“Sure I am,” I says. She watches me. “Is it because I look too young, or am I too handsome?” I says. “We used to have a bunch of old water-jointed doctors here,” I says; “Jefferson used to be a kind of Old Doctors’ Home for them. But business started falling off and folks stayed so well until one day they found out that the women wouldn’t never get sick at all. So they run all the old doctors out and got us young good-looking ones that the women would like and then the women begun to get sick again and so business picked up. They’re doing that all over the country. Hadn’t you heard about it? Maybe it’s because you aint never needed a doctor.”
“I need one now,” she says.
“And you come to the right one,” I says. “I already told you that.”
“Have you got something for it?” she says. “I got the money.”
“Well,” I says, “of course a doctor has to learn all sorts of things while he’s learning to roll calomel; he cant help himself. But I dont know about your trouble.”
“He told me I could get something. He told me I could get it at the drugstore.”
“Did he tell you the name of it?” I says. “You better go back and ask him.”
She quit looking at me, kind of turning the handkerchief in her hands. “I got to do something,” she says.
“How bad do you want to do something?” I says. She looks at me. “Of course, a doctor learns all sorts of things folks dont think he knows. But he aint supposed to tell all he knows. It’s against the law.”
Up front Jody says, “Skeet.”
“Excuse me a minute,” I says. I went up front. “Do you see him?” I says.
“Aint you done yet?” he says. “Maybe you better come up here and watch and let me do that consulting.”
“Maybe you’ll lay a egg,” I says. I come back. She is looking at me. “Of course you realise that I could be put in the penitentiary for doing what you want,” I says. “I would lose my license and then I’d have to go to work. You realise that?”
“I aint got but ten dollars,” she says. “I could bring the rest next month, maybe.”
“Pooh,” I says, “ten dollars? You see, I cant put no price on my knowledge and skill. Certainly not for no little paltry sawbuck.”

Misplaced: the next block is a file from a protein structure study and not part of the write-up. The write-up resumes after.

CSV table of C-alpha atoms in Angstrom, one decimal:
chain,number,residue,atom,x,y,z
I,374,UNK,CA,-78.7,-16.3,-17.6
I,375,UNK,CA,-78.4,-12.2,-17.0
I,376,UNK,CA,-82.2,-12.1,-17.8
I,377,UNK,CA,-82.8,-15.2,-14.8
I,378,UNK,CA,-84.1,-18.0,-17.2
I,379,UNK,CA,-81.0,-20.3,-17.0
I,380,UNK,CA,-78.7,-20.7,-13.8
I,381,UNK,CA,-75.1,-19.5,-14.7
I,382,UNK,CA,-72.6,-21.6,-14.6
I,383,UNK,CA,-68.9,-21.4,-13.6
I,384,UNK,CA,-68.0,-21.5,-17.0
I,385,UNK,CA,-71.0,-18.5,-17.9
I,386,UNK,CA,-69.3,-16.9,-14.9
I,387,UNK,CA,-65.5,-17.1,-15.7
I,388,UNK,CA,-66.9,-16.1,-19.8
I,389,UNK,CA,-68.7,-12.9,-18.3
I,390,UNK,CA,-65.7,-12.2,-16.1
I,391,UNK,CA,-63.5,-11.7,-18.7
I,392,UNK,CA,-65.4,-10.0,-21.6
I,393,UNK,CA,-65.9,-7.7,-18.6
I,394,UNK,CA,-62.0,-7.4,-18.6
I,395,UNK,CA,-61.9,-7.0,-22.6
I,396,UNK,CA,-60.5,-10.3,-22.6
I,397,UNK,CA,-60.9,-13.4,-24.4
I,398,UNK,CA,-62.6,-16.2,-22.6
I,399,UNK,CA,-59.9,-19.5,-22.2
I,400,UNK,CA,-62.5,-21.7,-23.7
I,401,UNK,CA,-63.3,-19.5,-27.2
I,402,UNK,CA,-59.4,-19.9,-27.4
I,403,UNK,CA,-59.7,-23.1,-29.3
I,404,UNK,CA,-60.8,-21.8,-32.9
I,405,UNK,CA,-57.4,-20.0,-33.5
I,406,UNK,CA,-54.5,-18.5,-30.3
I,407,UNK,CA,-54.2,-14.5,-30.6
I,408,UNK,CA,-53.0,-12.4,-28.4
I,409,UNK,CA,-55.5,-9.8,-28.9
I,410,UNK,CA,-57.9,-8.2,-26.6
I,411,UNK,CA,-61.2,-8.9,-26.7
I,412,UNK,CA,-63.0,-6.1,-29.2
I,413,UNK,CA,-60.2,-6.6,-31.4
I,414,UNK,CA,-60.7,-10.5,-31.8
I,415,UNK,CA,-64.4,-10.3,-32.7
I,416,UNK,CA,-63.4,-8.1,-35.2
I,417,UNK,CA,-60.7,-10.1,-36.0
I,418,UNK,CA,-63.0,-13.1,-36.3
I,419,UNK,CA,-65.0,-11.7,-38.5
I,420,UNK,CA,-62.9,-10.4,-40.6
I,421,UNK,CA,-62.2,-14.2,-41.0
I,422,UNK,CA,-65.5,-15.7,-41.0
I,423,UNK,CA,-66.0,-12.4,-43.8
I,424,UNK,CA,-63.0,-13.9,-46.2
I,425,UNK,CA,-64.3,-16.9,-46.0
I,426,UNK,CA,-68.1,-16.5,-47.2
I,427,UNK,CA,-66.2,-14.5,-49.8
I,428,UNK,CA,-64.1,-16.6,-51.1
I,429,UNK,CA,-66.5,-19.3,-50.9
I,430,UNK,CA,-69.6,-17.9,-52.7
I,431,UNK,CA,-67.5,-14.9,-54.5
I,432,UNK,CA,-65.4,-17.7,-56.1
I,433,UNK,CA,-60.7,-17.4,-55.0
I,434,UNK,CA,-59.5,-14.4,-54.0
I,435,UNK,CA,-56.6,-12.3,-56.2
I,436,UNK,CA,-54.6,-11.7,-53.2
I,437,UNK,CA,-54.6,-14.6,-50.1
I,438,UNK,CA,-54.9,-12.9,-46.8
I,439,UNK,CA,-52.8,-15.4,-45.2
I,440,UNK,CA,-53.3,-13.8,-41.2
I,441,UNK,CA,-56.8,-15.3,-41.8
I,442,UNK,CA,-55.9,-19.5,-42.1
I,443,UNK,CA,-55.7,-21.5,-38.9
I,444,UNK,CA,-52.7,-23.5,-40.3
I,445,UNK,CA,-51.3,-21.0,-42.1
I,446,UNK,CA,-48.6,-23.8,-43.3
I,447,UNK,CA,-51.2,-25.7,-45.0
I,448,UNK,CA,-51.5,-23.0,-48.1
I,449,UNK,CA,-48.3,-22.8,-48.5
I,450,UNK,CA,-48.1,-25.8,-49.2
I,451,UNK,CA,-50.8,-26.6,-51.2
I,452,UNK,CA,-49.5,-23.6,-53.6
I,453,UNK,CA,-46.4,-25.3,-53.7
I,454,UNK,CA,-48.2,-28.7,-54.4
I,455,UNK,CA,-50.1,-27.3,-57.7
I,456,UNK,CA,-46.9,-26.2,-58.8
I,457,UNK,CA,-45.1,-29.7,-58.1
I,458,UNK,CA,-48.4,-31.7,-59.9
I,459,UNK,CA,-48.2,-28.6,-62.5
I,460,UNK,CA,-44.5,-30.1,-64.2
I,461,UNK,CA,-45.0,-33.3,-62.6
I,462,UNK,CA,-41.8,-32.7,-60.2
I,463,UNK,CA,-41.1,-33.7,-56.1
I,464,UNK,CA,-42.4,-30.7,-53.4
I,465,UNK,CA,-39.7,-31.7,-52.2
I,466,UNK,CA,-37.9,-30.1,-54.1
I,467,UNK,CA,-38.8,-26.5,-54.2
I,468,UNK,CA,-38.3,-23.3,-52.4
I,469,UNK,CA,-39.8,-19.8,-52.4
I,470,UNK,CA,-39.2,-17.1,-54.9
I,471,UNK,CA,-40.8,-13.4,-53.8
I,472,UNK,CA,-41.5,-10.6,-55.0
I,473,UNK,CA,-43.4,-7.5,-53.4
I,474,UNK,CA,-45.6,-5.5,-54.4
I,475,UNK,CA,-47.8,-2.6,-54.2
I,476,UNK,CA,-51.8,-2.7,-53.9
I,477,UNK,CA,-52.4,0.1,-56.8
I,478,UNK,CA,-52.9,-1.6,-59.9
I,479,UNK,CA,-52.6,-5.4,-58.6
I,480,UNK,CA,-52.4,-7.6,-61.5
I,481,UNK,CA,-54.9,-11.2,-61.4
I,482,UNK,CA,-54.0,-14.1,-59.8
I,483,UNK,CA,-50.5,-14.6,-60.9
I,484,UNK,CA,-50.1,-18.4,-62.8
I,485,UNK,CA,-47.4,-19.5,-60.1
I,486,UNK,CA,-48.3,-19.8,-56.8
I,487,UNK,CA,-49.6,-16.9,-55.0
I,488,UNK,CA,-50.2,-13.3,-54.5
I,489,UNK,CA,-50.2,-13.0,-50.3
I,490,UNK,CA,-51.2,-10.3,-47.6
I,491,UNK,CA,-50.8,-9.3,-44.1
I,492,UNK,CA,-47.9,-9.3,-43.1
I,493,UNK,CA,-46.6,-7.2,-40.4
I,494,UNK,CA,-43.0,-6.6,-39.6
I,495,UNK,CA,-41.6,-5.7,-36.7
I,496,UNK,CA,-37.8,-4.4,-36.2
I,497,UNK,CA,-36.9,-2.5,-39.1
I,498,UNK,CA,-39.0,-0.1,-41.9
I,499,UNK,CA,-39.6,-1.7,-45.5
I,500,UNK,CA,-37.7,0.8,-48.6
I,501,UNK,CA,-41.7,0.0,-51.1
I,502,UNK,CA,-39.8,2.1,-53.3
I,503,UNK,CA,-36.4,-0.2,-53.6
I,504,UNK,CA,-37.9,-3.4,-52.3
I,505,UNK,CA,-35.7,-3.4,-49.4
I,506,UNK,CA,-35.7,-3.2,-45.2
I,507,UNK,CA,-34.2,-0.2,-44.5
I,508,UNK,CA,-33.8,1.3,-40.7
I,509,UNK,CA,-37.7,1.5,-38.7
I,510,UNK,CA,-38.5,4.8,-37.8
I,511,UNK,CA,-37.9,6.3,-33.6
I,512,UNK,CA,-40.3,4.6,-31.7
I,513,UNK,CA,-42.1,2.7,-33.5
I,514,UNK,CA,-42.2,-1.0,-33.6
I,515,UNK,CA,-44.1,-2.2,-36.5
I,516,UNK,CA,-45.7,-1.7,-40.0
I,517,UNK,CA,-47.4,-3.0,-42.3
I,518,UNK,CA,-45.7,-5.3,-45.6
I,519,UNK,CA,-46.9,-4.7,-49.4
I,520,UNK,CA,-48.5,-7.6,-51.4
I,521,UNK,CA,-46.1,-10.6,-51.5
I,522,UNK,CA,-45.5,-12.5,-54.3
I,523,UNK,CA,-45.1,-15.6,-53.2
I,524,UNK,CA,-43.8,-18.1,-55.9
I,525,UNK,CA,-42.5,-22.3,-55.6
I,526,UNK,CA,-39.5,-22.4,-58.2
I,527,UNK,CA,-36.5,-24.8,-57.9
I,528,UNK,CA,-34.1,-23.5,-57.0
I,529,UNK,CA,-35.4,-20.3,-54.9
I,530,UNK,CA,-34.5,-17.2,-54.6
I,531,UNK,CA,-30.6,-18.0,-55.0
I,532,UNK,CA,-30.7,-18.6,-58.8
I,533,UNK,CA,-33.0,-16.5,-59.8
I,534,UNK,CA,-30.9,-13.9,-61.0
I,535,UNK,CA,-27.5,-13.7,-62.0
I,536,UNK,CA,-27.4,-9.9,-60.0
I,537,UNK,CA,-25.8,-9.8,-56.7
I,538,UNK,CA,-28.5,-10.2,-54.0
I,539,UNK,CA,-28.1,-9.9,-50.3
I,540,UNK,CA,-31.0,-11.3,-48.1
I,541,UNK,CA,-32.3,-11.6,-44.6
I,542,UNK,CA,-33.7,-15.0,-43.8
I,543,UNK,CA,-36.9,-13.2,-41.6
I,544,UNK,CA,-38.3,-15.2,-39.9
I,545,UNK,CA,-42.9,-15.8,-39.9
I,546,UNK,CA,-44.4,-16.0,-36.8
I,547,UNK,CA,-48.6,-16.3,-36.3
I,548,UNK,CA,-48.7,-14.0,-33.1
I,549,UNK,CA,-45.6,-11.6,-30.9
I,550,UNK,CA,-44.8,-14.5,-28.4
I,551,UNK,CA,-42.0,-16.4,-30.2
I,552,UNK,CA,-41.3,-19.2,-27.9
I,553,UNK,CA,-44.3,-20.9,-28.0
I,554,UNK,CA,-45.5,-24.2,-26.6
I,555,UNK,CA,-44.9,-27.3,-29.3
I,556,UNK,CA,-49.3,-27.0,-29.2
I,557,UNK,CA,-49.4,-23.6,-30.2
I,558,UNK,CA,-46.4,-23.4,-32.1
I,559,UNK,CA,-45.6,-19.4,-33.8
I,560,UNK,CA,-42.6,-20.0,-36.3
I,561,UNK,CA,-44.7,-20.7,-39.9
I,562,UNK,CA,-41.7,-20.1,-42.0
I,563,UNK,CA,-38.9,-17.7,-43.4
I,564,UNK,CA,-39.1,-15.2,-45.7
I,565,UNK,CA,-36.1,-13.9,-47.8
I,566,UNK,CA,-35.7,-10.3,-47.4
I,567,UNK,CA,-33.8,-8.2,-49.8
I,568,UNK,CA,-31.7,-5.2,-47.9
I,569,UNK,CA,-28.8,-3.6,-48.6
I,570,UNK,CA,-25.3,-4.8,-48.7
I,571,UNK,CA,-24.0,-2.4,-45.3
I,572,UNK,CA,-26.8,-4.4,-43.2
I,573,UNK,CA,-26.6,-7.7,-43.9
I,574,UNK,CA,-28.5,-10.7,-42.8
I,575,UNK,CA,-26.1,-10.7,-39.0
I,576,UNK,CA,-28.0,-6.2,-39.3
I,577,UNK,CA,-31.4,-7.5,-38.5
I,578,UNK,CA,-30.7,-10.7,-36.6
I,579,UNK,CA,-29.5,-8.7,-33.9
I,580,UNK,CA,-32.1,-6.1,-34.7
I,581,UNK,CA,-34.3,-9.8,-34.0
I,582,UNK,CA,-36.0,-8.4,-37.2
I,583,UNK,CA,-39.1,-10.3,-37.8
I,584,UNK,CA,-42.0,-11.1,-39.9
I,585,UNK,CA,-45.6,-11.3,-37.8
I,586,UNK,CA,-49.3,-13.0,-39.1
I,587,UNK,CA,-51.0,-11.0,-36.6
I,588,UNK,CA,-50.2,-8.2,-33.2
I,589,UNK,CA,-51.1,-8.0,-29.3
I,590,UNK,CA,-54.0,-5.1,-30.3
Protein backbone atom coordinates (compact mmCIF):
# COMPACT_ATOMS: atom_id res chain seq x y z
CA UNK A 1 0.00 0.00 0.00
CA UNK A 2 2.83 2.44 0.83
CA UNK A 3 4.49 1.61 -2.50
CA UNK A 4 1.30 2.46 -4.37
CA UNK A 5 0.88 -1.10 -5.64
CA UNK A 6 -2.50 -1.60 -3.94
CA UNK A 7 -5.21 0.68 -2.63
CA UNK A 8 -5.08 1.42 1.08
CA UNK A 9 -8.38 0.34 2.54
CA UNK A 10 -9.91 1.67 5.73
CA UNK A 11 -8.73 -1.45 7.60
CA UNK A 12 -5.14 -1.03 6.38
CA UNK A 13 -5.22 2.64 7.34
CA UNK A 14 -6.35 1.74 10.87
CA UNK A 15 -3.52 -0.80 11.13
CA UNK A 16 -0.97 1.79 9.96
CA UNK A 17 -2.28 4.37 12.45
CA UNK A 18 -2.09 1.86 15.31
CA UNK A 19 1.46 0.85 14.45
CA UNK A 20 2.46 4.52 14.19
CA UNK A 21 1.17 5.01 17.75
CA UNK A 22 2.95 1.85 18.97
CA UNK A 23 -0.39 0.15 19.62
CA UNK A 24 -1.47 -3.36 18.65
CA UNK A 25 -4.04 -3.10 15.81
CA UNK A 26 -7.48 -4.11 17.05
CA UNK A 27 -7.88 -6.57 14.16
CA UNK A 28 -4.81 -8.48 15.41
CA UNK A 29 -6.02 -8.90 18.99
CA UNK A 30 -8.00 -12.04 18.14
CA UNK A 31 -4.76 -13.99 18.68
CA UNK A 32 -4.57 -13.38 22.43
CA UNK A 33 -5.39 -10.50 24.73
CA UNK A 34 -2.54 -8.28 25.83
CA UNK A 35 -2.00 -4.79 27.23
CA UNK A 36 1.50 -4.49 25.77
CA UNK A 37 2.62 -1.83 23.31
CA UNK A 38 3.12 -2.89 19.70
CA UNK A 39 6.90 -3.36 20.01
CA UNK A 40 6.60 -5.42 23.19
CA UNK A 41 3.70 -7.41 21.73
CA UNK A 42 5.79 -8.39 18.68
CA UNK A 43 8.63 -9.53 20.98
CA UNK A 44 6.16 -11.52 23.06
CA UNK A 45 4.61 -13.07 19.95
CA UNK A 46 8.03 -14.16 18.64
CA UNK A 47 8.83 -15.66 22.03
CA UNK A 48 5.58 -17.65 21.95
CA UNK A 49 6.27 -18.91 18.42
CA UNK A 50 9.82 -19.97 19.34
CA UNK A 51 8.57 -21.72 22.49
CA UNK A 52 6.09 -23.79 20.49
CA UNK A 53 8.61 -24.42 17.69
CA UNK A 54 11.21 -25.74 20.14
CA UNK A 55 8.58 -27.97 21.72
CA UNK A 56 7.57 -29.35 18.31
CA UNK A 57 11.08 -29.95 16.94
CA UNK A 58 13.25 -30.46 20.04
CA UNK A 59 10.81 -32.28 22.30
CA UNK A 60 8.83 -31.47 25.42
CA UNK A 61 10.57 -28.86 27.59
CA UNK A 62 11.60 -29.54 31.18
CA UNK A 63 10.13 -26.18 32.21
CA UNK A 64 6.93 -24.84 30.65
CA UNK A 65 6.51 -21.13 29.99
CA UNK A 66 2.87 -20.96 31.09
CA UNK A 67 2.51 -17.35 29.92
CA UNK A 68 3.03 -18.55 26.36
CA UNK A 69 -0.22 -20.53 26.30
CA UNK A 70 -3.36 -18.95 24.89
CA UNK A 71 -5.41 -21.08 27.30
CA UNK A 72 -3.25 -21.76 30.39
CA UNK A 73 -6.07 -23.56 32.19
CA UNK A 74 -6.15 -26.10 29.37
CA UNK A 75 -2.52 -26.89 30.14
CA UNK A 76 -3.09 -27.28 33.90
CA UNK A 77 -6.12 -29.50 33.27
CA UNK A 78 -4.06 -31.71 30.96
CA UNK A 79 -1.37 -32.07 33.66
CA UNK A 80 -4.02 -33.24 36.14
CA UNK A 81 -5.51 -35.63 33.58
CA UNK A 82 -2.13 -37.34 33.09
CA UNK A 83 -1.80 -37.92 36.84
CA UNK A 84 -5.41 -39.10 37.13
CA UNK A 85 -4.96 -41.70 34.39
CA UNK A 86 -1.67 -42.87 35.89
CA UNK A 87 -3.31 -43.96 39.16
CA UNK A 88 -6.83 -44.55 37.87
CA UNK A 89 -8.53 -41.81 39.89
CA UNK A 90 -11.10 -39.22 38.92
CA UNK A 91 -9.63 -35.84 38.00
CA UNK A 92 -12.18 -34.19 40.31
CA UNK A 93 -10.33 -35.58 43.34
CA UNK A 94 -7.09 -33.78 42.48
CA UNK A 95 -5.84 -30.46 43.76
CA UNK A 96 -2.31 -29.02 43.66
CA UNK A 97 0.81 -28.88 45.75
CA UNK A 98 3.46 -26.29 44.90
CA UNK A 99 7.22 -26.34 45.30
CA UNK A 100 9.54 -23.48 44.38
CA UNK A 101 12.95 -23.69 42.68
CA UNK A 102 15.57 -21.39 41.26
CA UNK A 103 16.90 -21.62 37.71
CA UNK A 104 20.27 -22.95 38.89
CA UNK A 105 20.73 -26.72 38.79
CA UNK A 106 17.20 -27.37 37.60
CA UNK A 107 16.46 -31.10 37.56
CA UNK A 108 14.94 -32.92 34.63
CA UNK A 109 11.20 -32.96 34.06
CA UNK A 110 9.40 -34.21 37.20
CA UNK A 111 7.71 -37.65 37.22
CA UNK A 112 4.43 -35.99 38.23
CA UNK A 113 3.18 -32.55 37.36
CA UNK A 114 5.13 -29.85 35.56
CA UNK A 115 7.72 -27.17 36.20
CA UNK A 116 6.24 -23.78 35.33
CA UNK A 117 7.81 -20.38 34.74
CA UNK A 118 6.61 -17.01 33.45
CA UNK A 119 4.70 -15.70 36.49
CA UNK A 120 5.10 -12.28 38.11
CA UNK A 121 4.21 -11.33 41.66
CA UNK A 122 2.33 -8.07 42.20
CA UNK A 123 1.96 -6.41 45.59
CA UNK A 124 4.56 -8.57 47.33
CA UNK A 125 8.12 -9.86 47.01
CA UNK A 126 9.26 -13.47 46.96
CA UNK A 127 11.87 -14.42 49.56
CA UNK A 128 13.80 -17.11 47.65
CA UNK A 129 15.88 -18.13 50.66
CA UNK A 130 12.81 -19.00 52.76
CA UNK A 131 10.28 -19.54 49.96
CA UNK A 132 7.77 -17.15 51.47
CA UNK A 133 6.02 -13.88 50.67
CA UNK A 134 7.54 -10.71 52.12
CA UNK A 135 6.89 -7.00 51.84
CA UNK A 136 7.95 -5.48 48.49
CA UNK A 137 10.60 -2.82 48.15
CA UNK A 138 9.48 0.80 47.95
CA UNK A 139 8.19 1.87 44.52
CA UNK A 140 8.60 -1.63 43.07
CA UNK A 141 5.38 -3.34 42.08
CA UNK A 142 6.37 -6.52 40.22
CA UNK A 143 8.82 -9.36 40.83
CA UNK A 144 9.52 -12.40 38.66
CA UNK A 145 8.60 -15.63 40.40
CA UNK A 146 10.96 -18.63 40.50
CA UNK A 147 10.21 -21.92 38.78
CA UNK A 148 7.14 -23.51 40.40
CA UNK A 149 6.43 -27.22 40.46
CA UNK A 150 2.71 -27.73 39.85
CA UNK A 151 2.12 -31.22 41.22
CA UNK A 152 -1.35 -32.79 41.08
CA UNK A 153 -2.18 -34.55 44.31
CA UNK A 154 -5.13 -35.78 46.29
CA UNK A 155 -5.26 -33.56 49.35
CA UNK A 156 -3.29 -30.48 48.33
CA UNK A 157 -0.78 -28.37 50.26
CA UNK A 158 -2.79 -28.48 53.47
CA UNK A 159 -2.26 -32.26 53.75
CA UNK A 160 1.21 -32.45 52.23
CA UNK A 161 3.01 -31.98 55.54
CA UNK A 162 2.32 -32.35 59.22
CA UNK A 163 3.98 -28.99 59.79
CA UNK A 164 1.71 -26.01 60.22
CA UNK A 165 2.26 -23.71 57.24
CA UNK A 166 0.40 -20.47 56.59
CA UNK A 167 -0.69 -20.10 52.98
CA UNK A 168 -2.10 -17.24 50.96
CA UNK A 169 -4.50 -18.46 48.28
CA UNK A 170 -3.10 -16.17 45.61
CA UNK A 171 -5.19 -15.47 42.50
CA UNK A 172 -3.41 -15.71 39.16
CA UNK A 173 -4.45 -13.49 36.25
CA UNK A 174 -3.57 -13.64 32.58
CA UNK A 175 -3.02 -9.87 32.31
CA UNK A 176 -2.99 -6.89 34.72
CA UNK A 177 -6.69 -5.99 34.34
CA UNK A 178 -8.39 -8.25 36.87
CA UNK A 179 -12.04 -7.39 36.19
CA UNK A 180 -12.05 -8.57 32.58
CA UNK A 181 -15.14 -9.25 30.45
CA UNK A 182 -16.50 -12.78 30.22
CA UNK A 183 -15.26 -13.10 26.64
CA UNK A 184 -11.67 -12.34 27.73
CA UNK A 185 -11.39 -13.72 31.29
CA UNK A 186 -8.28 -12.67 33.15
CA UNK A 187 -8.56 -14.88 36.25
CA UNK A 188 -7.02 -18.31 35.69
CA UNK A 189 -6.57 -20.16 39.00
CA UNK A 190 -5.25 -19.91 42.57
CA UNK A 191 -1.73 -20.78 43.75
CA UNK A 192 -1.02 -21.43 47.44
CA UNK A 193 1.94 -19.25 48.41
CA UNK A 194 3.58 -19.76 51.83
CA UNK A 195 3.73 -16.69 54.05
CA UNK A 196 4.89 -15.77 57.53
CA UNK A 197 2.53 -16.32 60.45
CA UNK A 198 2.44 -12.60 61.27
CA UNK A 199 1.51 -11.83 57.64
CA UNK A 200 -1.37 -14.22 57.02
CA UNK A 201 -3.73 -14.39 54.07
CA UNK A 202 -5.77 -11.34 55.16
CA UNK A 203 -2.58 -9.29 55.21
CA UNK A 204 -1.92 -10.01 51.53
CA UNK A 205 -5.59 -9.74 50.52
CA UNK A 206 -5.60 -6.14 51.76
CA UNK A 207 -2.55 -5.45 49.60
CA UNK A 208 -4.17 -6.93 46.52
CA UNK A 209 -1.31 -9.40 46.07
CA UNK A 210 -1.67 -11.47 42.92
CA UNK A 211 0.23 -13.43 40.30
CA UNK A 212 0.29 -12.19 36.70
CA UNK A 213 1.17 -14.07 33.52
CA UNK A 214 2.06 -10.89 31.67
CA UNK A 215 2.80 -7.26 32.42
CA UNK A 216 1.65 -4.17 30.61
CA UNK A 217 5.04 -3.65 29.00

She looks at me. She dont even blink. “What you want, then?”
The clock said four to one. So I decided I better get her out. “You guess three times and then I’ll show you,” I says.
She dont even blink her eyes. ‘I got to do something,” she says. She looks behind her and around, then she looks toward the front. “Gimme the medicine first,” she says.
“You mean, you’re ready to right now?” I says. “Here?”
“Gimme the medicine first,” she says.
So I took a graduated glass and kind of turned my back to her and picked out a bottle that looked all right, because a man that would keep poison setting around in a unlabelled bottle ought to be in jail, anyway. It smelled like turpentine. I poured some into the glass and give it to her. She smelled it, looking at me across the glass.
“Hit smells like turpentine,” she says.
“Sure,” I says. “That’s just the beginning of the treatment. You come back at ten oclock tonight and I’ll give you the rest of it and perform the operation.”
“Operation?” she says.
“It wont hurt you. You’ve had the same operation before. Ever hear about the hair of the dog?”
She looks at me. “Will it work?” she says.
“Sure it’ll work. If you come back and get it.”
So she drunk whatever it was without batting a eye, and went out. I went up front.
“Didn’t you get it?” Jody says.
“Get what?” I says.
“Ah, come on,” he says. “I aint going to try to beat your time.”
“Oh, her,” I says. “She just wanted a little medicine. She’s got a bad case of dysentery and she’s a little ashamed about mentioning it with a stranger there.”
It was my night, anyway, so I helped the old bastard check up and I got his hat on him and got him out of the store by eight-thirty. I went as far as the corner with him and watched him until he passed under two street lamps and went on out of sight. Then I come back to the store and waited until nine-thirty and turned out the front lights and locked the door and left just one light burning at the back, and I went back and put some talcum powder into six capsules and land of cleared up the cellar and then I was all ready.
She come in just at ten, before the clock had done striking. I let her in and she come in, walking fast. I looked out the door, but there wasn’t nobody but a boy in overalls sitting on the curb. “You want something?” I says. He never said nothing, just looking at me. I locked the door and turned off the light and went on back. She was waiting. She didn’t look at me now.
“Where is it?” she said.
I gave her the box of capsules. She held the box in her hand, looking at the capsules.
“Are you sure it’ll work?” she says.
“Sure,” I says. “When you take the rest of the treatment.”
“Where do I take it?” she says.
“Down in the cellar,” I says.